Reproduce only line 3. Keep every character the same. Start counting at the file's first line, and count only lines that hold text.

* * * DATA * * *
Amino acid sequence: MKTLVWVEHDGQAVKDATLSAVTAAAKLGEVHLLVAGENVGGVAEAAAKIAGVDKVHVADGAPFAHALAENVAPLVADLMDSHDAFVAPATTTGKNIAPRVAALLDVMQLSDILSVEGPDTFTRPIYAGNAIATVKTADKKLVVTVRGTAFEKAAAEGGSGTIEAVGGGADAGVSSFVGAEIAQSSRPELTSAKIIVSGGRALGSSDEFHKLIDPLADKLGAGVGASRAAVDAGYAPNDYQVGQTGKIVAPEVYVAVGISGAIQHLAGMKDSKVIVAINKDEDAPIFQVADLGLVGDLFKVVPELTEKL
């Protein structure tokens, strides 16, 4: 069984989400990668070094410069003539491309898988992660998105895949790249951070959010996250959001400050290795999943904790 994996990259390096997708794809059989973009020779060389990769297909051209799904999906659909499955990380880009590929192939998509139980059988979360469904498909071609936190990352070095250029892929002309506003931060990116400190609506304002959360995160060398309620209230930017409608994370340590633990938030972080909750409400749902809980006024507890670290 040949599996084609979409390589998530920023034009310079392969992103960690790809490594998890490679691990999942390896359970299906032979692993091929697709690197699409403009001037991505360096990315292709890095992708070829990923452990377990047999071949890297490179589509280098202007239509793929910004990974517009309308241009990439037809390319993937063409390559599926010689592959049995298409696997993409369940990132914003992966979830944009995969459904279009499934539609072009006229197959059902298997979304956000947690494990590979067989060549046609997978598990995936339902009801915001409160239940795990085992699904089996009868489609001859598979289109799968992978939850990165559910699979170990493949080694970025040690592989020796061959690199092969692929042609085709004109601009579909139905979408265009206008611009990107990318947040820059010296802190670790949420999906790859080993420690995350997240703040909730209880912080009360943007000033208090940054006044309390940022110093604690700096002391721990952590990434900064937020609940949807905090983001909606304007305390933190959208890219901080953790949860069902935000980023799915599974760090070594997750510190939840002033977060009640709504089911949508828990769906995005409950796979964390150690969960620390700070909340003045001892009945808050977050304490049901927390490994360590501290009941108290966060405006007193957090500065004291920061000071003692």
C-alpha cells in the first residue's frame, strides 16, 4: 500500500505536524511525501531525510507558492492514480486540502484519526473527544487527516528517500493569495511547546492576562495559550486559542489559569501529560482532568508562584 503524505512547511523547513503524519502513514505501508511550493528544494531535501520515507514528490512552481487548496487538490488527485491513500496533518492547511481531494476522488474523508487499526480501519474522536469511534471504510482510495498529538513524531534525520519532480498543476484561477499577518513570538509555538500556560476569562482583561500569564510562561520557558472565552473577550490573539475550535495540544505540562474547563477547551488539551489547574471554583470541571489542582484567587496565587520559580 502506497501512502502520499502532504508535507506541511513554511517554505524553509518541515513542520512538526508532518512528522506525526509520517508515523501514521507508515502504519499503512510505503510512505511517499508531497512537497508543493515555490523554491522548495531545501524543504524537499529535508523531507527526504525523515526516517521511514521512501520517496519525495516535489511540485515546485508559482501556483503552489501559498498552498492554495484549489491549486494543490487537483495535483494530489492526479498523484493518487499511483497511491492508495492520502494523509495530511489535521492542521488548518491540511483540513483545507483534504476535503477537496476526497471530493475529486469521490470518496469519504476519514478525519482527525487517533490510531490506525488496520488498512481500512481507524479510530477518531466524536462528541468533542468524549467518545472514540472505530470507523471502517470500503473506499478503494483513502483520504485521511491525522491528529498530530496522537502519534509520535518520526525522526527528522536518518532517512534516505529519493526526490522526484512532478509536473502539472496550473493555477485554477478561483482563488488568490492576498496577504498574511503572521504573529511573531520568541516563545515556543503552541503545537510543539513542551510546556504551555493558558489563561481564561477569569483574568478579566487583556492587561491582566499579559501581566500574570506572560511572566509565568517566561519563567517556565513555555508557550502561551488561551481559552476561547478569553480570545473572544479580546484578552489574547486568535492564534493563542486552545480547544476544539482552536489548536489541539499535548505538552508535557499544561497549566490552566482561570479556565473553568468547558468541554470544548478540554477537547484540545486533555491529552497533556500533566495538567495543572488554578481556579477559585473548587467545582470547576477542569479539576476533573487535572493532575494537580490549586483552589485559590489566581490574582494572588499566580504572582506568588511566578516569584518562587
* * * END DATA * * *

C-alpha cells in the first residue's frame, strides 16, 4: 500500500505536524511525501531525510507558492492514480486540502484519526473527544487527516528517500493569495511547546492576562495559550486559542489559569501529560482532568508562584 503524505512547511523547513503524519502513514505501508511550493528544494531535501520515507514528490512552481487548496487538490488527485491513500496533518492547511481531494476522488474523508487499526480501519474522536469511534471504510482510495498529538513524531534525520519532480498543476484561477499577518513570538509555538500556560476569562482583561500569564510562561520557558472565552473577550490573539475550535495540544505540562474547563477547551488539551489547574471554583470541571489542582484567587496565587520559580 502506497501512502502520499502532504508535507506541511513554511517554505524553509518541515513542520512538526508532518512528522506525526509520517508515523501514521507508515502504519499503512510505503510512505511517499508531497512537497508543493515555490523554491522548495531545501524543504524537499529535508523531507527526504525523515526516517521511514521512501520517496519525495516535489511540485515546485508559482501556483503552489501559498498552498492554495484549489491549486494543490487537483495535483494530489492526479498523484493518487499511483497511491492508495492520502494523509495530511489535521492542521488548518491540511483540513483545507483534504476535503477537496476526497471530493475529486469521490470518496469519504476519514478525519482527525487517533490510531490506525488496520488498512481500512481507524479510530477518531466524536462528541468533542468524549467518545472514540472505530470507523471502517470500503473506499478503494483513502483520504485521511491525522491528529498530530496522537502519534509520535518520526525522526527528522536518518532517512534516505529519493526526490522526484512532478509536473502539472496550473493555477485554477478561483482563488488568490492576498496577504498574511503572521504573529511573531520568541516563545515556543503552541503545537510543539513542551510546556504551555493558558489563561481564561477569569483574568478579566487583556492587561491582566499579559501581566500574570506572560511572566509565568517566561519563567517556565513555555508557550502561551488561551481559552476561547478569553480570545473572544479580546484578552489574547486568535492564534493563542486552545480547544476544539482552536489548536489541539499535548505538552508535557499544561497549566490552566482561570479556565473553568468547558468541554470544548478540554477537547484540545486533555491529552497533556500533566495538567495543572488554578481556579477559585473548587467545582470547576477542569479539576476533573487535572493532575494537580490549586483552589485559590489566581490574582494572588499566580504572582506568588511566578516569584518562587